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From Corridors of Opportunity to the Partnership for Regional Opportunity

Launched in January 2011, the Corridors of Opportunity (COO) initiative brought together top leadership from state, regional and local government, philanthropy, non-profit organizations, and business interests, focused on accelerating the build out of the region’s transit system while promoting adjacent development that advances economic vitality and benefits people of all incomes and backgrounds.

Co-chaired by Metropolitan Council Chair Sue Haigh and Lee Sheehy, Program Director of Region & Communities at the McKnight Foundation, the COO Policy Board unanimously agreed to continue its efforts into 2014 in order to focus on opportunities to implement new practices and embed system change within organizations.


Following COO’s model, The Partnership for Regional Opportunity will bring together many of the same leaders along with several new partners, to enhance the region’s competitiveness by:

  • Improving the economic prospects of low-income people and low-wealth communities
  • Promoting high quality development near existing assets (e.g. employment centers, transit ways, and commercial and industrial corridors)
  • Advancing a 21st century transportation system.

PRO members are committed to implementing the vision by:

  • Aligning resources, programs, and policies for implementation
  • Creating integrated solutions with cross-sector participation
  • Using partnership meetings to advance accountability for goals and transparency 

PRO Work Areas:

Co-Chairs: Repa Mekha, President & CEO, Nexus Community Partners; Jim McDonough, Ramsey County Commissioner

Co-Charis: Lee Sheehy, Director, McKnight Foundation; Mike Langley, CEO, Greater MSP

Co-Chairs: Brian Lamb, Metro Transit General Manager; Jonathan Sage-Martinson, Central Corridors Funders Collaborative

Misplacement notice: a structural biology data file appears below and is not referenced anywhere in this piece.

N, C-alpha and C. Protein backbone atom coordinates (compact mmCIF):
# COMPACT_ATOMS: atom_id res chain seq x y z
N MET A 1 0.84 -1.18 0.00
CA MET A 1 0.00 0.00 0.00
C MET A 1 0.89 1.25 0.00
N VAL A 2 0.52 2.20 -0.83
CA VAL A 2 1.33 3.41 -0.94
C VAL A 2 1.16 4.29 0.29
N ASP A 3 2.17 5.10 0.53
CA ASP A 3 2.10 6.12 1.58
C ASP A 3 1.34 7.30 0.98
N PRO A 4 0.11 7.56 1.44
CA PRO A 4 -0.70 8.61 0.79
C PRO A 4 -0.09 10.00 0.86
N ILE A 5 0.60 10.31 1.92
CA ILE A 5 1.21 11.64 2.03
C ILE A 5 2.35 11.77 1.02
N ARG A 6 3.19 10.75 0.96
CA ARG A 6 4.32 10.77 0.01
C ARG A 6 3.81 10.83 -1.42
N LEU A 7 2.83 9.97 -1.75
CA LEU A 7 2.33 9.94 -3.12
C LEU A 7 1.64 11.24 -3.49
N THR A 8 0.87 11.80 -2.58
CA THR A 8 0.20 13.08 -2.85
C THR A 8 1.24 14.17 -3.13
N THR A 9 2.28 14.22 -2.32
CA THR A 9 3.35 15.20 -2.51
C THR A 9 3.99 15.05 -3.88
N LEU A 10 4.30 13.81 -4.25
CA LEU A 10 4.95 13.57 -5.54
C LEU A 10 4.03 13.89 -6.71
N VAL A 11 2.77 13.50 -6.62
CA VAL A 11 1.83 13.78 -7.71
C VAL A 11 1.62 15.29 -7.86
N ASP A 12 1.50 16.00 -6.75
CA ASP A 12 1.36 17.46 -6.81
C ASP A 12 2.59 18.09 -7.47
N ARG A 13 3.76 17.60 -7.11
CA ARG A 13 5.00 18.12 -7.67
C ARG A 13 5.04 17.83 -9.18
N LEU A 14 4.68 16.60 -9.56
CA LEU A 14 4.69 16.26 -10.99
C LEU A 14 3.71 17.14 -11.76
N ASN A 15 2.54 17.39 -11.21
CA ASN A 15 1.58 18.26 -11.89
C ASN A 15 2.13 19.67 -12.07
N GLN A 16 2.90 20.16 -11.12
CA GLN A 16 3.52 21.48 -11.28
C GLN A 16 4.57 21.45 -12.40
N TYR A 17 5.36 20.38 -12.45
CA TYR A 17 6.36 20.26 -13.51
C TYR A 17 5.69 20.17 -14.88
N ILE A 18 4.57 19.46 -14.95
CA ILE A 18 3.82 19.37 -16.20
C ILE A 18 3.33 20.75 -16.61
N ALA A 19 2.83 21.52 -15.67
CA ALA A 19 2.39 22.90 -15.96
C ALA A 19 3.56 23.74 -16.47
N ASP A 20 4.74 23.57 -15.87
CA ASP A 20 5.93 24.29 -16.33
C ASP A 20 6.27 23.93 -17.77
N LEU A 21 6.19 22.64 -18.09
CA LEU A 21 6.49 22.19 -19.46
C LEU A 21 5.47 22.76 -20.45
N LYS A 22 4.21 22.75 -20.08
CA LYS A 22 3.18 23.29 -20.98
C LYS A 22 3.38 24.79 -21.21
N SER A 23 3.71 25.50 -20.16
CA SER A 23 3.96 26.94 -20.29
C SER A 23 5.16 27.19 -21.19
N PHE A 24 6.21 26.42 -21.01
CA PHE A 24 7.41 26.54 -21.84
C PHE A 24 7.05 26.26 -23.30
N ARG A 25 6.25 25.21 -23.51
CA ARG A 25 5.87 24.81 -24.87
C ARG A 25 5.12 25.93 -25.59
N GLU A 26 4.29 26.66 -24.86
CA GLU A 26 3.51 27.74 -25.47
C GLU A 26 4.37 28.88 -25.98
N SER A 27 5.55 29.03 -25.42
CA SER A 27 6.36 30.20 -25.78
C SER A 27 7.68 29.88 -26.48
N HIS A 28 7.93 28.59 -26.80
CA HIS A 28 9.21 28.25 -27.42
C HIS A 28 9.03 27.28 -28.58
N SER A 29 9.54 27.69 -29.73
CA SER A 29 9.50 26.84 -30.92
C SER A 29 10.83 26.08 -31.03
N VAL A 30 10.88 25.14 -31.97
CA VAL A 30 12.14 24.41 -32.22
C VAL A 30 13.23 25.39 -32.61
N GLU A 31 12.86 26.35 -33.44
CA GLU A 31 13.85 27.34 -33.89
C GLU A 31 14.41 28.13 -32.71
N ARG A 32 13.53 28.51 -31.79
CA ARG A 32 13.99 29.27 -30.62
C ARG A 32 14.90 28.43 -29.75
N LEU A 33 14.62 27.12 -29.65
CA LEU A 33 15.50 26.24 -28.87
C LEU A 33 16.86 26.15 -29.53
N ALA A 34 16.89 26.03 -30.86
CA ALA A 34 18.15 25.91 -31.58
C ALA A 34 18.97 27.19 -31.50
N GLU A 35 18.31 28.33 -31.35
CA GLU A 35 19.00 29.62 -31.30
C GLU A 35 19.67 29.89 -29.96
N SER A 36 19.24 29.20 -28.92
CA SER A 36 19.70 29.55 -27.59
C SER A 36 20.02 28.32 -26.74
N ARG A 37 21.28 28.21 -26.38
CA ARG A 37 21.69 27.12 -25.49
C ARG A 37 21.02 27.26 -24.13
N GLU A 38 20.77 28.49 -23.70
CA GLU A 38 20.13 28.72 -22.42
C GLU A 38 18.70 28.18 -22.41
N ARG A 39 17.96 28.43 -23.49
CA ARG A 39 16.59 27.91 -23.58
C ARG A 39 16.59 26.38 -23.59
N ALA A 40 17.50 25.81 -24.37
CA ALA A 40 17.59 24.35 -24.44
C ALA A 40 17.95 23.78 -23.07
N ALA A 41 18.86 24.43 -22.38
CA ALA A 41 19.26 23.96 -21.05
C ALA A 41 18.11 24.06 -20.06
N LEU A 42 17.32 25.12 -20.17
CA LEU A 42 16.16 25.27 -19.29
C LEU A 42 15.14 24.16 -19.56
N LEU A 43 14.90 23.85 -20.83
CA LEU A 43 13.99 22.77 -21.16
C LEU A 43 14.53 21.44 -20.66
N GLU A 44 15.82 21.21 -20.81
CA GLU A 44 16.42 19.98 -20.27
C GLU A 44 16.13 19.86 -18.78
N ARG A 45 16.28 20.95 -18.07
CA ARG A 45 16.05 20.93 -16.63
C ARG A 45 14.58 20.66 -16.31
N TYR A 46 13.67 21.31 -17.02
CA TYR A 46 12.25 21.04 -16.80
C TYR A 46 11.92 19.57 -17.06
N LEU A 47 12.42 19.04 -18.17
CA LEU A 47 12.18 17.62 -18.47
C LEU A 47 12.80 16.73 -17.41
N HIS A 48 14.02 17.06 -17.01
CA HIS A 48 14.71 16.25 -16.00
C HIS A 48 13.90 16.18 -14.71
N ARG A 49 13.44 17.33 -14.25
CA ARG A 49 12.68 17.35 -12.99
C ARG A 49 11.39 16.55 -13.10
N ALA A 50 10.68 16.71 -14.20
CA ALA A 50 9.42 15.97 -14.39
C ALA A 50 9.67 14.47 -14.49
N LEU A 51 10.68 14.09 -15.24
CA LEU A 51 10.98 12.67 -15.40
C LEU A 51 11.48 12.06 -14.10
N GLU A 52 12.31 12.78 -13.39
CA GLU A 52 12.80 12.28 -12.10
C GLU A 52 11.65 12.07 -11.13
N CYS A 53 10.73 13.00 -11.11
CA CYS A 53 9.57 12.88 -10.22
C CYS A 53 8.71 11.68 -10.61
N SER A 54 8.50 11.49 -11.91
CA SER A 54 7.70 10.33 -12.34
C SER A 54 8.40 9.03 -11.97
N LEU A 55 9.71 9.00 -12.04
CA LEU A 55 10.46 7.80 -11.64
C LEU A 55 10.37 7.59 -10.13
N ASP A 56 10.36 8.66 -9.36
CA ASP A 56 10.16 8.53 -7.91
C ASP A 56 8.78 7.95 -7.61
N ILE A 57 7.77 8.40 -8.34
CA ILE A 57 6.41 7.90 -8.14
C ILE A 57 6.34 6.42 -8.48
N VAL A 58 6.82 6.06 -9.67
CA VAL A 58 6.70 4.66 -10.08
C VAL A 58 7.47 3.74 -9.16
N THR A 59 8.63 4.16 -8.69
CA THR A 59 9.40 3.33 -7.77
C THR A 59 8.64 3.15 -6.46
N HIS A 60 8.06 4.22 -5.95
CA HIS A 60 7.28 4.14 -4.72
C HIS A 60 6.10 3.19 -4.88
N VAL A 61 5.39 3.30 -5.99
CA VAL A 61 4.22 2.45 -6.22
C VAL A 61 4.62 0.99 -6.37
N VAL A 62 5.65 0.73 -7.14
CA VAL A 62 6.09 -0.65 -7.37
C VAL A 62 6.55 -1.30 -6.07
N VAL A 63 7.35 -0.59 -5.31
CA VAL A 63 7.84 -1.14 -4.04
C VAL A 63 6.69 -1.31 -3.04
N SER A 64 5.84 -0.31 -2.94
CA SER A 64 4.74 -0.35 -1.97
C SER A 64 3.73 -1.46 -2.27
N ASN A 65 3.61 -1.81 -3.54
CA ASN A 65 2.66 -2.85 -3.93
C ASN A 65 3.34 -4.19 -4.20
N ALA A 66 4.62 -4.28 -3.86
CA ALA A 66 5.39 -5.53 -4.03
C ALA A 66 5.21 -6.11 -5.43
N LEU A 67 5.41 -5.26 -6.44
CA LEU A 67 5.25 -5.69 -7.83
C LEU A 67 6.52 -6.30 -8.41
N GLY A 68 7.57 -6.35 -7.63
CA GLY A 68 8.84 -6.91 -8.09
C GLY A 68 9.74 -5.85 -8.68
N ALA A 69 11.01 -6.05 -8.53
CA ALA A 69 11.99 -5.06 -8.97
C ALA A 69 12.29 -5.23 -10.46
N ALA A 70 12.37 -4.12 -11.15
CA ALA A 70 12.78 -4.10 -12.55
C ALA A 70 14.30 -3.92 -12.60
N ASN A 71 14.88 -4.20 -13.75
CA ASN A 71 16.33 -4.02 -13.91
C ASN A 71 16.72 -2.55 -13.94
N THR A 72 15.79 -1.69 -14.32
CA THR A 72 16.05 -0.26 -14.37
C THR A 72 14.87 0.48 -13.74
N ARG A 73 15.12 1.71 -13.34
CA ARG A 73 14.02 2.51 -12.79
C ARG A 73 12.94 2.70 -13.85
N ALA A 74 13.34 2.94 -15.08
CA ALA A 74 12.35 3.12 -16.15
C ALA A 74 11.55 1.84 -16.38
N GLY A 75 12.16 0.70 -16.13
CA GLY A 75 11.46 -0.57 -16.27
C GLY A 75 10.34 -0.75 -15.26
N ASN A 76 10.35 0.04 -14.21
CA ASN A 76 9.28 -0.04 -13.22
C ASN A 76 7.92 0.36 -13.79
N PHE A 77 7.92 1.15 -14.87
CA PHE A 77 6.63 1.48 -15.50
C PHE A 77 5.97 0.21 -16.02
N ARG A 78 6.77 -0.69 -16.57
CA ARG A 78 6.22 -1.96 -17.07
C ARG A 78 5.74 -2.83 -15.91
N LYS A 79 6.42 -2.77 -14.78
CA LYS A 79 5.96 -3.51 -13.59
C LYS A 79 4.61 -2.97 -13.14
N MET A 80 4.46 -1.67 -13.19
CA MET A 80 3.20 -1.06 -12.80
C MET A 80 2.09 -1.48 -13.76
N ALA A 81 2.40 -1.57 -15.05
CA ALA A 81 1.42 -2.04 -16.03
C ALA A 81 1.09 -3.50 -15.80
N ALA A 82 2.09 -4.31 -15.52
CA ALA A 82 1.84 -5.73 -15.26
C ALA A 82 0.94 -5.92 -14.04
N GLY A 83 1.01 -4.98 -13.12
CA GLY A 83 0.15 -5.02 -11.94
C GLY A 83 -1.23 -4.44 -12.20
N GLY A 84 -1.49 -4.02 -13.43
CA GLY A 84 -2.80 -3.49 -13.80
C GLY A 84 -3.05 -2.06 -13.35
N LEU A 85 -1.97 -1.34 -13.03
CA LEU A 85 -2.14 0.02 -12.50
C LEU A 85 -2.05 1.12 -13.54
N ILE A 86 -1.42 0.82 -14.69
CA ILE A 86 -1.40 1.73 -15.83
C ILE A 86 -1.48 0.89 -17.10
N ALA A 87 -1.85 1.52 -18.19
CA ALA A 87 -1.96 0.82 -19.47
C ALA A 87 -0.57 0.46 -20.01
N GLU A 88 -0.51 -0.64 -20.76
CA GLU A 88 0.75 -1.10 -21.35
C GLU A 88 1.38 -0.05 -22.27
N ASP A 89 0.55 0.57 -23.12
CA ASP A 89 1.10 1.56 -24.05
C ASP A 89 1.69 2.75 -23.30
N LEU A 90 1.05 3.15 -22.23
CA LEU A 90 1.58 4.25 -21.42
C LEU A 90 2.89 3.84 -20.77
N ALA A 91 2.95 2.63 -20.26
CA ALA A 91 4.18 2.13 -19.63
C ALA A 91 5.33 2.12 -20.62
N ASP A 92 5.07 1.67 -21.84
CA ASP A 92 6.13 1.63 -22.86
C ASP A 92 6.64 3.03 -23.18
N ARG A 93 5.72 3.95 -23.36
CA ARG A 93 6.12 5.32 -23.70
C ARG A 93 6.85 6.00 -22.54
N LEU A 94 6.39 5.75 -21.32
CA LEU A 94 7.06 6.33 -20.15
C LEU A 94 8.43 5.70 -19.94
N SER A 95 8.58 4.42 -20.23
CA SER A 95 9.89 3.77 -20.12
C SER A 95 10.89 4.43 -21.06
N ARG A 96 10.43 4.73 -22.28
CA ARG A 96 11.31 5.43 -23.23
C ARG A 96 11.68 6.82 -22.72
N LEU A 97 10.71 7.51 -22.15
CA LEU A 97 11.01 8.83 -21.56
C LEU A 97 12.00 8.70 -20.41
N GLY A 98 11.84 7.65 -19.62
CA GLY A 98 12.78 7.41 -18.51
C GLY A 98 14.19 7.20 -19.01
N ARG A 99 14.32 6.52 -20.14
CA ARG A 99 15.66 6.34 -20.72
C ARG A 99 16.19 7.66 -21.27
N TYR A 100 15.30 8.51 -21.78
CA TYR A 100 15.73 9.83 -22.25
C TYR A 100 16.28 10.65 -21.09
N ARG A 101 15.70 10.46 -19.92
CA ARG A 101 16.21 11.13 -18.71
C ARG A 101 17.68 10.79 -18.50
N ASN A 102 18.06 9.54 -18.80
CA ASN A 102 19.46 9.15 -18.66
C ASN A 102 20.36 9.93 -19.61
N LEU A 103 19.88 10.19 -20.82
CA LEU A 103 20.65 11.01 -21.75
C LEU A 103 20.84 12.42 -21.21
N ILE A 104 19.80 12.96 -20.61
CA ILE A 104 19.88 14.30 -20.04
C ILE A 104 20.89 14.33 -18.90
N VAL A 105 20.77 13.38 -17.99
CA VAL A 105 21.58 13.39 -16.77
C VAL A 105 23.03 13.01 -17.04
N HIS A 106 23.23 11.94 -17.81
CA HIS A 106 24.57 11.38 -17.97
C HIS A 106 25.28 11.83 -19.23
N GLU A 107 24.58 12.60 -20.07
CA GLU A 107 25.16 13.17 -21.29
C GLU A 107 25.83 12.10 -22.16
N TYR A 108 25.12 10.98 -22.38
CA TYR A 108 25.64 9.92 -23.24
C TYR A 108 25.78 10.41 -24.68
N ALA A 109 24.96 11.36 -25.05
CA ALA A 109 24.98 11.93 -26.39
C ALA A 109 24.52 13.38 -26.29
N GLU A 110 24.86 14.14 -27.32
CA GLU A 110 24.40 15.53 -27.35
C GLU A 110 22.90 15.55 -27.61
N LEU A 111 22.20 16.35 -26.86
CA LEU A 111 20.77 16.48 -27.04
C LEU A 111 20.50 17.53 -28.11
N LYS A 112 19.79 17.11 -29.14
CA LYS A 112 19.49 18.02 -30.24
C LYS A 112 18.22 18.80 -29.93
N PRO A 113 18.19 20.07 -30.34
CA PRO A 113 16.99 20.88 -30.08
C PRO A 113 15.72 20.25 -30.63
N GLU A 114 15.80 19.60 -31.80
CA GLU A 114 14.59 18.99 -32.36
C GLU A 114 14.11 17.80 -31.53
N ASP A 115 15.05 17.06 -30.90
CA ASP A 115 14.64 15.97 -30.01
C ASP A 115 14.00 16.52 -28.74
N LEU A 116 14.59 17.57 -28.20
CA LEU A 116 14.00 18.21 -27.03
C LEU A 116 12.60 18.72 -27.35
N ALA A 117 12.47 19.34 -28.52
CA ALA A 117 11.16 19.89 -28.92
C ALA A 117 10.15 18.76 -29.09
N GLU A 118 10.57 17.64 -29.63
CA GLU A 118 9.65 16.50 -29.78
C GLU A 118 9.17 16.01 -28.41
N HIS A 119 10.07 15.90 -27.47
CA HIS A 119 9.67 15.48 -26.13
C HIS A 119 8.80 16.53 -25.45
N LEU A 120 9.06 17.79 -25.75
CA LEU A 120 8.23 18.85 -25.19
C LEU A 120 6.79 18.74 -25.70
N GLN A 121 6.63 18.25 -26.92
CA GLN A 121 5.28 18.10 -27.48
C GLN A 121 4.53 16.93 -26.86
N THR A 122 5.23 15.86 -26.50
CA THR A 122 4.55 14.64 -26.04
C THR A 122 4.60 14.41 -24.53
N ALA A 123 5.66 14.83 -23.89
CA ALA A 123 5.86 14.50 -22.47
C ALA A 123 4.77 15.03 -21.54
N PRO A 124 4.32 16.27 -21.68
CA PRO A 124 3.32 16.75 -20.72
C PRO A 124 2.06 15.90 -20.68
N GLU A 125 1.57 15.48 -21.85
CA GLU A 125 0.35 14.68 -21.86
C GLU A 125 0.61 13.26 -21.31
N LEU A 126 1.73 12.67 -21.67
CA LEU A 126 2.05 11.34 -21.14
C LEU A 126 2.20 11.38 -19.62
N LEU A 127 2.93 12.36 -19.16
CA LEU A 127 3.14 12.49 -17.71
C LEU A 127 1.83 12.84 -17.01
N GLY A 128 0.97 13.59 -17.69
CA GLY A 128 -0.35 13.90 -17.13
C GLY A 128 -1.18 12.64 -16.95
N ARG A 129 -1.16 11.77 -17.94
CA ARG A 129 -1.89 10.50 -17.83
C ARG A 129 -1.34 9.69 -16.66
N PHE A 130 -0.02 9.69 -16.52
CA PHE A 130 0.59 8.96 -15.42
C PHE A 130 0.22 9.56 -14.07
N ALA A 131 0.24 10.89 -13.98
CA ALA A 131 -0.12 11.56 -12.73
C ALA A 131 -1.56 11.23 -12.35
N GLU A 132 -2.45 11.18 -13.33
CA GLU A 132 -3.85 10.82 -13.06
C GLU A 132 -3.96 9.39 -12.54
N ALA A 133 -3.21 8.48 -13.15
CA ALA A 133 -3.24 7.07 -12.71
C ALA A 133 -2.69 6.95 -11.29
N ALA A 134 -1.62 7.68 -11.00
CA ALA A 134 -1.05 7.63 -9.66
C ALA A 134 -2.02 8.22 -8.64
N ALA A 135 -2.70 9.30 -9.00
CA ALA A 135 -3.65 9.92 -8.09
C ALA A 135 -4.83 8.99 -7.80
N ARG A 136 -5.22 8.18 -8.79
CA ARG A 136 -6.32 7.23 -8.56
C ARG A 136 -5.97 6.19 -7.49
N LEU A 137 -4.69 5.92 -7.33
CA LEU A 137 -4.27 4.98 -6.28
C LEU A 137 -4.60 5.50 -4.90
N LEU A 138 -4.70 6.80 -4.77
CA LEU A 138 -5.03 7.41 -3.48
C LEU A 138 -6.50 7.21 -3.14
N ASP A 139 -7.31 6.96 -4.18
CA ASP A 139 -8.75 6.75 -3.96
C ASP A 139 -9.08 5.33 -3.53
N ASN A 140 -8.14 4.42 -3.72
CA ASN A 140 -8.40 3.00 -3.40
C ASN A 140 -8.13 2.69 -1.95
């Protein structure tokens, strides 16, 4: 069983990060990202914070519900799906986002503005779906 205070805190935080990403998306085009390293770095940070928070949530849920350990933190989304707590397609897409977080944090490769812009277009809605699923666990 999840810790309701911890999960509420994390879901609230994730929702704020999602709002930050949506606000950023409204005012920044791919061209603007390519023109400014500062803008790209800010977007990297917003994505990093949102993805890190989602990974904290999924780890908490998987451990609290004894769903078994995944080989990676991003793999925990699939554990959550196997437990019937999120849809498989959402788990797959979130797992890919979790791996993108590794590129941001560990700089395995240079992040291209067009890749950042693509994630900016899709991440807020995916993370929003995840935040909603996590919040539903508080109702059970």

Funding from Sustainable Communities supports metropolitan and multijurisdictional planning efforts that integrate housing, land use, economic and workforce development, transportation and infrastructure investments. In particular, the program encourages participating communities to consider the interdependence of:

  • Economic competitiveness and revitalization
  • Social equity, inclusion and access to opportunity
  • Energy use and climate change
  • Public health and environmental impact

The lead agency for administering this funding is the Metropolitan Council. The Corridors of Opportunity work includes:

  • Detailed development strategies in five emerging transitway corridors: Northstar Commuter Rail, Southwest Light-Rail Transit (LRT), Cedar Avenue BRT and the Bottineau and Gateway Corridors
  • Demonstration projects that can be replicated along Central Corridor
  • Technical studies and policy tools
  • Overarching strategies and analyses, such as community engagement and outreach
  • Direct investment in catalytic projects and supporting plans and policies

HUD Program Overview (16 pages, PDF)

Detailed Project Work Plans (166 pages, PDF)